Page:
How to Measure Significance

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The young woman answered the door with tear-stained cheeks and eyes wrinkly with insomnia.  She was a loved and loving teacher of rowdy, insane middle-schoolers by day while at night…an anguished soul trying to hold teenage children together and her own heart through a frightening darkness: divorce possibly looming in the near future.

A neighbor came to check on her, sat and listened in silence and compassion to the outpourings of grief, anger, helplessness.  Strangely, there was a comfort for both of them in the give and take, the prayer and caring exchanged.  Was that significant ‘work’?  Success, fulfillment?

Have you figured out yet how to define a successful, fulfilling life for yourself?  So many people with noble hearts flounder in guilt and condemnation.  They feel desperately guilty that they are not reaching thousands as they strive to live a life that matters.  I remember this feeling a while back there, especially while changing diapers, wiping runny noses, and making peace in tussles over toys.

Or another category of noble-hearted people of all ages are those who are overwhelmed souls, so discouraged with it all that they settle for just getting by.  Sad, really sad.  Nobody wants that for long.

Or some, by contrast,  scramble to do as many things as possible, none of it efficiently as intended or with excellence, tired day and night, marking days by coffee in the morning and at night, trying to tick off one more ‘chore’ on an impossibly long to-do list.  Really?  Is that all there is?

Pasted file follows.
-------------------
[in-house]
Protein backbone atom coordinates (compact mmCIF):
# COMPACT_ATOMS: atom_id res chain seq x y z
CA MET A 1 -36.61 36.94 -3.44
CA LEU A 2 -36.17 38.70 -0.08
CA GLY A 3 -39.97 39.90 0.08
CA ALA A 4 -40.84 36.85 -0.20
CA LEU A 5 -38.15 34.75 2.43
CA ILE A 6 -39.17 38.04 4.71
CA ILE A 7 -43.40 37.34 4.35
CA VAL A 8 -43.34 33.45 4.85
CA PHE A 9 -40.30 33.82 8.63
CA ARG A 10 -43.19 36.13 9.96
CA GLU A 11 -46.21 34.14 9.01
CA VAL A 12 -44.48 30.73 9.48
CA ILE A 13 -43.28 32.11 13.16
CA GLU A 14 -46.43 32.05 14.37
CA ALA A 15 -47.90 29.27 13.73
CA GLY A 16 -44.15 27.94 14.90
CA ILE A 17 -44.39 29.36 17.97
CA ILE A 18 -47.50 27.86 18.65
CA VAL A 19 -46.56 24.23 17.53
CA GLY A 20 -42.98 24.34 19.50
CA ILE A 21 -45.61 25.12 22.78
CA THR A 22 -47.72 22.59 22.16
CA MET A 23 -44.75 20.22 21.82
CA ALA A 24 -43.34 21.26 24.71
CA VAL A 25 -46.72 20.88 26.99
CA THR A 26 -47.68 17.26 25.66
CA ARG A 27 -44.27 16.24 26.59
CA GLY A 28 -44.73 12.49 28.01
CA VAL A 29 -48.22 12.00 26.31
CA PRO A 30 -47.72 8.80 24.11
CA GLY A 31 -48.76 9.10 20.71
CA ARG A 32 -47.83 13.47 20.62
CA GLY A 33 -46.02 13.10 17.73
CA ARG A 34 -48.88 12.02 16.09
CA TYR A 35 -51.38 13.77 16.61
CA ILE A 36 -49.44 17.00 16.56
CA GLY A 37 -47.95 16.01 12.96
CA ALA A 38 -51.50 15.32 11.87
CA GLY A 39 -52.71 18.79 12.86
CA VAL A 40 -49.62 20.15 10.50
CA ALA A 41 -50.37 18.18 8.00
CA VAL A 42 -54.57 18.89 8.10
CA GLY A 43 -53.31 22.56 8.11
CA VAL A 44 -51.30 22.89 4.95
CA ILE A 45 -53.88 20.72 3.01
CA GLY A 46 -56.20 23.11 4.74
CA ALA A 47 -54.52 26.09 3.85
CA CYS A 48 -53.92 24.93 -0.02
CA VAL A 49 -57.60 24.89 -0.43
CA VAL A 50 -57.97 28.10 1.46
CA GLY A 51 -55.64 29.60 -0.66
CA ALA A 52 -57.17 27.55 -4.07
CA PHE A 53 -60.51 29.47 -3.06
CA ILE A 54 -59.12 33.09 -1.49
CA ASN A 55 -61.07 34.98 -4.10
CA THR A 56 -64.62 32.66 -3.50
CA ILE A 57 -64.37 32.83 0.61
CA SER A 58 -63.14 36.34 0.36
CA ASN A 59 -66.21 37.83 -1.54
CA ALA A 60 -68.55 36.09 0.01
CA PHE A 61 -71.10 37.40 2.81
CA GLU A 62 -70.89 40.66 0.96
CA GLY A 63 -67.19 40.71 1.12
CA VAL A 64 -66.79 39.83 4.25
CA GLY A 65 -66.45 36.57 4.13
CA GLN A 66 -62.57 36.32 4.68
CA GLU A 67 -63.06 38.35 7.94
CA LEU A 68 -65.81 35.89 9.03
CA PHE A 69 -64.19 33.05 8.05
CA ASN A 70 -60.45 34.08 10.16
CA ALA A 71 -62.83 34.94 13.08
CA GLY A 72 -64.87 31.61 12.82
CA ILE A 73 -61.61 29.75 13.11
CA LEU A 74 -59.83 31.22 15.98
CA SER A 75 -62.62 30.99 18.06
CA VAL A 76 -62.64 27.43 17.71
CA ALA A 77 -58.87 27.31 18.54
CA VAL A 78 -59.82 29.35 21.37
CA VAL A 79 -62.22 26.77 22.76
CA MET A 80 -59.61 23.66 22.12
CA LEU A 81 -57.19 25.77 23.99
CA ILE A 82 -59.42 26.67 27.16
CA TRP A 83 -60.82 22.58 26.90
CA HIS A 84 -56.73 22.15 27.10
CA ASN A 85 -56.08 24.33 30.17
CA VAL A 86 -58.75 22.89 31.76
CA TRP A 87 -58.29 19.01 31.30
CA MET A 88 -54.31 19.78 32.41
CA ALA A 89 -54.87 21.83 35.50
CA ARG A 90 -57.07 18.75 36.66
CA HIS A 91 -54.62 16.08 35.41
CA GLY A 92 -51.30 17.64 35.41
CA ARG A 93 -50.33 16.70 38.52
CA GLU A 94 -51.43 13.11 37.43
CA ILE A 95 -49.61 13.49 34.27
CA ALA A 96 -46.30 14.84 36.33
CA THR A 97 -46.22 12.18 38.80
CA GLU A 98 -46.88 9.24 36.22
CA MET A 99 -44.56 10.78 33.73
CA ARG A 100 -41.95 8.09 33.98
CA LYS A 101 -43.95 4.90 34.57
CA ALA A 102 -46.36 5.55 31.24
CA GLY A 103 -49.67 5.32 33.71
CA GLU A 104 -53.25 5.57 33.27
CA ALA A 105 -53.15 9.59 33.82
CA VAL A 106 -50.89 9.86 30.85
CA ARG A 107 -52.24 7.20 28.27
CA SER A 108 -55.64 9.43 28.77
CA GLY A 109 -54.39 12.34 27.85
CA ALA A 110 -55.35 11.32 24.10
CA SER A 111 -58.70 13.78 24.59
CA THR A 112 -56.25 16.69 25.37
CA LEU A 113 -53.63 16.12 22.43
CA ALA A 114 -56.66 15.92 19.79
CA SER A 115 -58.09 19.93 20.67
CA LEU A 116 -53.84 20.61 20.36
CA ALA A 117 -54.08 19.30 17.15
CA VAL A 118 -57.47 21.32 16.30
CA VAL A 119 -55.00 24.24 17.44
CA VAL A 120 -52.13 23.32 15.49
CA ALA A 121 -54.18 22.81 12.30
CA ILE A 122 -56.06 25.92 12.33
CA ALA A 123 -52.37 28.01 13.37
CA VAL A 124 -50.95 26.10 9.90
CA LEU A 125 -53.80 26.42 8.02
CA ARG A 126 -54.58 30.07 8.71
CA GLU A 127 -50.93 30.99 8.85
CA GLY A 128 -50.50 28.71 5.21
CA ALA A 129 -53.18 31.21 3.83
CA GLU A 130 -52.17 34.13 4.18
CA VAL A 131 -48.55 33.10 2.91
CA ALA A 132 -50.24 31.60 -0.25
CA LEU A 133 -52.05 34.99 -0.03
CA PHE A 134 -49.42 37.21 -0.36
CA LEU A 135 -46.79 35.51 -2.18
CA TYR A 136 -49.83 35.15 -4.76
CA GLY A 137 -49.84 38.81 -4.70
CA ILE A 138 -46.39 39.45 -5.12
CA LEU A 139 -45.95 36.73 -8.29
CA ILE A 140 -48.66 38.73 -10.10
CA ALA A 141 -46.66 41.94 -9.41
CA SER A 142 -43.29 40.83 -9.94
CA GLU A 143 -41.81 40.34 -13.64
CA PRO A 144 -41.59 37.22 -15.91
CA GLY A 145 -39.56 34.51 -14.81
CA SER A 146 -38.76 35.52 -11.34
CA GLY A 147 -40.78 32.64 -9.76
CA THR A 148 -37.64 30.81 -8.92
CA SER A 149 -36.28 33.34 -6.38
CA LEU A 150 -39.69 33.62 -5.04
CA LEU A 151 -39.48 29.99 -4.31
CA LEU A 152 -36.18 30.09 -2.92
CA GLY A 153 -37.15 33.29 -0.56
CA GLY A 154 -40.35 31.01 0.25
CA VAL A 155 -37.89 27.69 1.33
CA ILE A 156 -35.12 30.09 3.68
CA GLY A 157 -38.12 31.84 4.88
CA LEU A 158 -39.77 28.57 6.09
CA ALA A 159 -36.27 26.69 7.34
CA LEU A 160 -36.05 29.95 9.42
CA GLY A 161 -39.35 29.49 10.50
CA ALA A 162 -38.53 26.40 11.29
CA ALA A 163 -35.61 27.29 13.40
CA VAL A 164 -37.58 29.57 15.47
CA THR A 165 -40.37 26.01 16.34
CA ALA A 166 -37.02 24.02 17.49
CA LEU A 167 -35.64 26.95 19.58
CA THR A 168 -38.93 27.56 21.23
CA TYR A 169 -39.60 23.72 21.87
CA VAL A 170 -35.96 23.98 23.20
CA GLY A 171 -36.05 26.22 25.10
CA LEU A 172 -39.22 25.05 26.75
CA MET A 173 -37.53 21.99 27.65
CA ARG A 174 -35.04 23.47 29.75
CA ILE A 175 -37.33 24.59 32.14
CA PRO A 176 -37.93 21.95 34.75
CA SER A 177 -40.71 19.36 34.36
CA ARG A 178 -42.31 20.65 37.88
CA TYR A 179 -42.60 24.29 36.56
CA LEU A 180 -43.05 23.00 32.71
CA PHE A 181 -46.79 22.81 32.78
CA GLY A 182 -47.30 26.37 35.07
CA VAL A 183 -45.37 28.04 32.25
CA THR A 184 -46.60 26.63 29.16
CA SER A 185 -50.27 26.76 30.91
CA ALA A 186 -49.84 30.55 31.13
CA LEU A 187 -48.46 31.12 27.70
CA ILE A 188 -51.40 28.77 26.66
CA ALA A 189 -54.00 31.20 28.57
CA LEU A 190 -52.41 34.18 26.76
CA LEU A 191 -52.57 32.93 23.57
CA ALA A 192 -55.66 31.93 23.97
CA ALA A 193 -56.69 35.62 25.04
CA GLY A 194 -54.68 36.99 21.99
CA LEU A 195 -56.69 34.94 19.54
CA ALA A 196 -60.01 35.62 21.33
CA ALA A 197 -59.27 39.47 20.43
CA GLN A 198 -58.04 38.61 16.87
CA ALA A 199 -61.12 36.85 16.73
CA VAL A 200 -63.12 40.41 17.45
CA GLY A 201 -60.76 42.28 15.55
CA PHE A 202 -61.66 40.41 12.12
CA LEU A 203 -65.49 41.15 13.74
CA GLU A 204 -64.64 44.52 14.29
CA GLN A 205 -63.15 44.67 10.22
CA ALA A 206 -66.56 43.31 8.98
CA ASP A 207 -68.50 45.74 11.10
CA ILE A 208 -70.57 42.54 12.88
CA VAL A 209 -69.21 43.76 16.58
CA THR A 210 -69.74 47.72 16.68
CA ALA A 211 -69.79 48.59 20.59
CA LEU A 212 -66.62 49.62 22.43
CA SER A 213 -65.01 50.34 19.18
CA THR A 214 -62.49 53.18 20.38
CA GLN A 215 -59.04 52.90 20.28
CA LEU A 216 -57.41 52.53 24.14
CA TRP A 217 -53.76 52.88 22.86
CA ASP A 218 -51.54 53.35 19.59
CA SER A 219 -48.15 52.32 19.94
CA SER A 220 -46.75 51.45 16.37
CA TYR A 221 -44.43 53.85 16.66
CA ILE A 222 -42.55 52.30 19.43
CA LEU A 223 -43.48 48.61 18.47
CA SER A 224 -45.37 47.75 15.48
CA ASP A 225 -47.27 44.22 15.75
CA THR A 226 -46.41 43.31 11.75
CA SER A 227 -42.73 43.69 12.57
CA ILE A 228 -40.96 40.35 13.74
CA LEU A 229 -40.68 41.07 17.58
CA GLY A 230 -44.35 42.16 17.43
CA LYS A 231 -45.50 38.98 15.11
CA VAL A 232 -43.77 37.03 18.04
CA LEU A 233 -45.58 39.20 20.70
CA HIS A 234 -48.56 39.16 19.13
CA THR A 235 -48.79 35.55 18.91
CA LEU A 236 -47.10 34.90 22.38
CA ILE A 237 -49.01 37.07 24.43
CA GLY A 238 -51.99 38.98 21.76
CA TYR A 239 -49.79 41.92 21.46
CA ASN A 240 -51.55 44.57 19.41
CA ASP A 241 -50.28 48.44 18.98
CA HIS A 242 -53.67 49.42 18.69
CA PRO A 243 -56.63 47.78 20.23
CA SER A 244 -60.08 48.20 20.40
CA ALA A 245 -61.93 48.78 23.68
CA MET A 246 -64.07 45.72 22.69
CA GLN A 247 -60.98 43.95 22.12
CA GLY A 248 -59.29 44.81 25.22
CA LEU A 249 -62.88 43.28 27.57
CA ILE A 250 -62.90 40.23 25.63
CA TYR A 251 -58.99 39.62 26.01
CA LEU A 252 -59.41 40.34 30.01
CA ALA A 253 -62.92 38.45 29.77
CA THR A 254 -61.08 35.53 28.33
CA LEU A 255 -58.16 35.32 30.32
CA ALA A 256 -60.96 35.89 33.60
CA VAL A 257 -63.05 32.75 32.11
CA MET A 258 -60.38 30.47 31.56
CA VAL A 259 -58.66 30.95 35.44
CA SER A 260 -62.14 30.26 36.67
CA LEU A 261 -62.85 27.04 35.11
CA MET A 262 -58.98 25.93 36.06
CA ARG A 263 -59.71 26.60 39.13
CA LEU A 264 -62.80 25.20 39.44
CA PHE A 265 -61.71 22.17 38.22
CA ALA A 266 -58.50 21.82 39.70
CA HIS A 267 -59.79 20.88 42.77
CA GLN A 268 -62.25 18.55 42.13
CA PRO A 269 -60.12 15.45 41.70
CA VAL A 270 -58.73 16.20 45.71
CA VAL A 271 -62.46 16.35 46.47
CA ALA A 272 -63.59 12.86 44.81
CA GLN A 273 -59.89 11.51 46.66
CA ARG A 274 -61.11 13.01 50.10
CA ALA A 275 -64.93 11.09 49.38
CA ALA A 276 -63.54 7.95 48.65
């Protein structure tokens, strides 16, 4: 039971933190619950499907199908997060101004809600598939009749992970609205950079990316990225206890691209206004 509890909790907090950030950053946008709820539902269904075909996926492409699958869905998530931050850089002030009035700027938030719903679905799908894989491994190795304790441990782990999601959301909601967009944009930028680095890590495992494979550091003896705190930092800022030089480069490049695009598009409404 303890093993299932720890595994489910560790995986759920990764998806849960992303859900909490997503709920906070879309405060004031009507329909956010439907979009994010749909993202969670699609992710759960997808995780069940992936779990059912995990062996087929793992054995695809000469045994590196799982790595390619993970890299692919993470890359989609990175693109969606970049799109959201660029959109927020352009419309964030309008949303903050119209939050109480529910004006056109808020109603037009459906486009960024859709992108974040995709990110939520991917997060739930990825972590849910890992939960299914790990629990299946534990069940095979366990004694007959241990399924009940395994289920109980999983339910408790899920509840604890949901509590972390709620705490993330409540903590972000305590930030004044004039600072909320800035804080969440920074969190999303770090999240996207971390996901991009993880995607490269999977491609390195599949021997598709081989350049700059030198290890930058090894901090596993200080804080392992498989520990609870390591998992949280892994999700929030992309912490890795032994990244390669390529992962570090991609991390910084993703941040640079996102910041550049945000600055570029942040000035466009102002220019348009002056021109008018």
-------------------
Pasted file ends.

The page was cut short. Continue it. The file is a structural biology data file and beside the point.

The questions of what matters, what’s significant can loom as large as Mt. Kilimanjaro.  There may be no breath in us to sustain the climb to find the answer at the top…and certainly no time to figure it out.  We are too busy running our lives, businesses, families by cultural norms.

I feel this challenge today: what is significance in our daily lives?

Jesus said that if you simply give someone a cup of cold water in His name, that you will be rewarded.  Seems like He’s saying that this is important, not trivial.

Ordinary water…really?…that I give to a single person who is thirsty, merely and mildly thirsty… or maybe life-threateningly thirsty??  That’s it?

So would you feel more significant if you are transported to a village in Sudan and you’re handing a cup of water from a freshly dug well to an African child?  Is that child or any other child more important than your own child, trying to get attention with the all-time favorite strategy of whining, or your mate/significant other, who appears self-sufficient on the outside but needs your affirmation more than the accolades of co-workers?  What about the elderly person sitting in a wheelchair on the front lawn in your neighborhood?

So who and what make us feel significant, successful?

Why do we feel guilty to live and love just where we are?

Every person we encounter is important and needs love.  Could be a smile or heartfelt hug, a wad of wildflowers in hand, or a listening ear for just a few moments in a busy day. Such a detail might tilt a heart back toward light, especially in a world crazy-hurrying with too much info and too little time to love.  Certainly the little things are significant to the one receiving.  Who can measure that?

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